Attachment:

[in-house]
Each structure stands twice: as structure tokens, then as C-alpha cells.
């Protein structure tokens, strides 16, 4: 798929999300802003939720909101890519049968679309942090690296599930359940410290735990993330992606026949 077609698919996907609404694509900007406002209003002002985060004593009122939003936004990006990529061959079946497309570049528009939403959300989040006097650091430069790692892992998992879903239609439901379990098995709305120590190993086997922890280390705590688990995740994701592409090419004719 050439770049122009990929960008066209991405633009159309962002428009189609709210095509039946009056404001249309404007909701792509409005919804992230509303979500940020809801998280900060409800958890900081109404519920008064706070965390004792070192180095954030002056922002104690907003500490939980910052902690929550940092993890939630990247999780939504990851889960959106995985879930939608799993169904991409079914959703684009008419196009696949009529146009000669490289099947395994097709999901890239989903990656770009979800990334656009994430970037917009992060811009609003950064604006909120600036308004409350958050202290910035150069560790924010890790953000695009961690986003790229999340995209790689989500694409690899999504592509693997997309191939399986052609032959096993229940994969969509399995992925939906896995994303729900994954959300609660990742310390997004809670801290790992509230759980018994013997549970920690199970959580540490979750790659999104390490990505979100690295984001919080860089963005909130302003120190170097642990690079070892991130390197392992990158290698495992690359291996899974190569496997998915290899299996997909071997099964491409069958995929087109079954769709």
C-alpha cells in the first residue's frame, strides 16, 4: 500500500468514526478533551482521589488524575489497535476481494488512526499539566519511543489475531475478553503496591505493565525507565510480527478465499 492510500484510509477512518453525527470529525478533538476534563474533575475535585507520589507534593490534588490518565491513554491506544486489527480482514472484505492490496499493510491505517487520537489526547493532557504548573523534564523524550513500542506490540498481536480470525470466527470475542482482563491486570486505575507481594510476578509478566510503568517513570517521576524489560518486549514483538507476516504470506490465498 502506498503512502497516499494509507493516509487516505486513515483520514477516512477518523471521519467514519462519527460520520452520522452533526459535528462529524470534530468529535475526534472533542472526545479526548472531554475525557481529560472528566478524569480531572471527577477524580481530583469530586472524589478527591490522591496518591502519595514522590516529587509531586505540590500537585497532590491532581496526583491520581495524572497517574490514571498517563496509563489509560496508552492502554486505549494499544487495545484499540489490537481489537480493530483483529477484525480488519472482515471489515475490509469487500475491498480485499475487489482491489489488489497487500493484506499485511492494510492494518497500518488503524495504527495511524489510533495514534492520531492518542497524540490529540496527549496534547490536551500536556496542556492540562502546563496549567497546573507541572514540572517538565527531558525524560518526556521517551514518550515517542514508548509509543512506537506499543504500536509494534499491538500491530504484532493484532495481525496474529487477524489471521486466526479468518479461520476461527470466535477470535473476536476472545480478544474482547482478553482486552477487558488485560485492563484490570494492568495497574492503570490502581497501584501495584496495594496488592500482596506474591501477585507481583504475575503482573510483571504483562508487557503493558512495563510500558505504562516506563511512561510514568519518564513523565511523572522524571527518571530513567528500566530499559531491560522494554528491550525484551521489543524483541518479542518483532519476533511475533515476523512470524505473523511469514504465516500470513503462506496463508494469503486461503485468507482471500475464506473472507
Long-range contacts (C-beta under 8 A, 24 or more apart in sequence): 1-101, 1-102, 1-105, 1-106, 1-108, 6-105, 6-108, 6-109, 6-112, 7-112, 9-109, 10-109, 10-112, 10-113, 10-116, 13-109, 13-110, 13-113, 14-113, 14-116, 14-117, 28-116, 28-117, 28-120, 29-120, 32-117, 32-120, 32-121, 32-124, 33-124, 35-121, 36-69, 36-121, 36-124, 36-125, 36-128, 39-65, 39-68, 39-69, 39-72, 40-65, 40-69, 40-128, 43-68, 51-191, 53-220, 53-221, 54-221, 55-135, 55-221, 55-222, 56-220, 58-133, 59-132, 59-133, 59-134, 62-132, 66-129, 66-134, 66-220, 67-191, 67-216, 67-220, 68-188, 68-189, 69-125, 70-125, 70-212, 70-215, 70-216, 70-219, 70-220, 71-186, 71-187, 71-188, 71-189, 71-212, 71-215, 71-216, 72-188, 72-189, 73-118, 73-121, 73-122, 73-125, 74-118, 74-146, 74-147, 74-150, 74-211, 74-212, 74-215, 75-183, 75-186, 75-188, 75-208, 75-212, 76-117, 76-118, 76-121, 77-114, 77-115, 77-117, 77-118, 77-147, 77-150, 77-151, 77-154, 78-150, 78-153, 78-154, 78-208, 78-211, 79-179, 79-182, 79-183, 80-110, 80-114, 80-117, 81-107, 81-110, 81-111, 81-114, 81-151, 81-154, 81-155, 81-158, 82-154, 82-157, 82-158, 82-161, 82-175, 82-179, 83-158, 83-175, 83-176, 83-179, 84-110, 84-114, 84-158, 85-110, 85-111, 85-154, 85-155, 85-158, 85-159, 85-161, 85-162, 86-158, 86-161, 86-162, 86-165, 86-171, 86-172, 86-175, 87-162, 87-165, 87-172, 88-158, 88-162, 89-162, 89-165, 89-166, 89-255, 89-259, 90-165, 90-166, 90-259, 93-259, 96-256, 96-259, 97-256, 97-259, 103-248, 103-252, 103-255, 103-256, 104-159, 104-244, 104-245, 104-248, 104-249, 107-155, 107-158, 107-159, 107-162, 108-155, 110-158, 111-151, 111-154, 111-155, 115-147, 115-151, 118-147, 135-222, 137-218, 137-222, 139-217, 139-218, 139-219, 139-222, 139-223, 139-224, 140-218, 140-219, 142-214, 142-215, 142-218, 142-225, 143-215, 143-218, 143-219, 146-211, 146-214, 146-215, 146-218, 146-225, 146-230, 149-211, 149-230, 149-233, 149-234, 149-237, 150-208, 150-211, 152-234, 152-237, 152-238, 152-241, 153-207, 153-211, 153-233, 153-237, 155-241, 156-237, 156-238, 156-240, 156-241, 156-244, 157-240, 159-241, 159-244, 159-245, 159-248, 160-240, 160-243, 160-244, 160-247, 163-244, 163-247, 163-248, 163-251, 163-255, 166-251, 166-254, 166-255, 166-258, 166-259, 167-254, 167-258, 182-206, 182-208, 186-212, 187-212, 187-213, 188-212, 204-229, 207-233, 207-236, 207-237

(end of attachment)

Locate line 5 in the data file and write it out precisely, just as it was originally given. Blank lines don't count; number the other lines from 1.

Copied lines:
Long-range contacts (C-beta under 8 A, 24 or more apart in sequence): 1-101, 1-102, 1-105, 1-106, 1-108, 6-105, 6-108, 6-109, 6-112, 7-112, 9-109, 10-109, 10-112, 10-113, 10-116, 13-109, 13-110, 13-113, 14-113, 14-116, 14-117, 28-116, 28-117, 28-120, 29-120, 32-117, 32-120, 32-121, 32-124, 33-124, 35-121, 36-69, 36-121, 36-124, 36-125, 36-128, 39-65, 39-68, 39-69, 39-72, 40-65, 40-69, 40-128, 43-68, 51-191, 53-220, 53-221, 54-221, 55-135, 55-221, 55-222, 56-220, 58-133, 59-132, 59-133, 59-134, 62-132, 66-129, 66-134, 66-220, 67-191, 67-216, 67-220, 68-188, 68-189, 69-125, 70-125, 70-212, 70-215, 70-216, 70-219, 70-220, 71-186, 71-187, 71-188, 71-189, 71-212, 71-215, 71-216, 72-188, 72-189, 73-118, 73-121, 73-122, 73-125, 74-118, 74-146, 74-147, 74-150, 74-211, 74-212, 74-215, 75-183, 75-186, 75-188, 75-208, 75-212, 76-117, 76-118, 76-121, 77-114, 77-115, 77-117, 77-118, 77-147, 77-150, 77-151, 77-154, 78-150, 78-153, 78-154, 78-208, 78-211, 79-179, 79-182, 79-183, 80-110, 80-114, 80-117, 81-107, 81-110, 81-111, 81-114, 81-151, 81-154, 81-155, 81-158, 82-154, 82-157, 82-158, 82-161, 82-175, 82-179, 83-158, 83-175, 83-176, 83-179, 84-110, 84-114, 84-158, 85-110, 85-111, 85-154, 85-155, 85-158, 85-159, 85-161, 85-162, 86-158, 86-161, 86-162, 86-165, 86-171, 86-172, 86-175, 87-162, 87-165, 87-172, 88-158, 88-162, 89-162, 89-165, 89-166, 89-255, 89-259, 90-165, 90-166, 90-259, 93-259, 96-256, 96-259, 97-256, 97-259, 103-248, 103-252, 103-255, 103-256, 104-159, 104-244, 104-245, 104-248, 104-249, 107-155, 107-158, 107-159, 107-162, 108-155, 110-158, 111-151, 111-154, 111-155, 115-147, 115-151, 118-147, 135-222, 137-218, 137-222, 139-217, 139-218, 139-219, 139-222, 139-223, 139-224, 140-218, 140-219, 142-214, 142-215, 142-218, 142-225, 143-215, 143-218, 143-219, 146-211, 146-214, 146-215, 146-218, 146-225, 146-230, 149-211, 149-230, 149-233, 149-234, 149-237, 150-208, 150-211, 152-234, 152-237, 152-238, 152-241, 153-207, 153-211, 153-233, 153-237, 155-241, 156-237, 156-238, 156-240, 156-241, 156-244, 157-240, 159-241, 159-244, 159-245, 159-248, 160-240, 160-243, 160-244, 160-247, 163-244, 163-247, 163-248, 163-251, 163-255, 166-251, 166-254, 166-255, 166-258, 166-259, 167-254, 167-258, 182-206, 182-208, 186-212, 187-212, 187-213, 188-212, 204-229, 207-233, 207-236, 207-237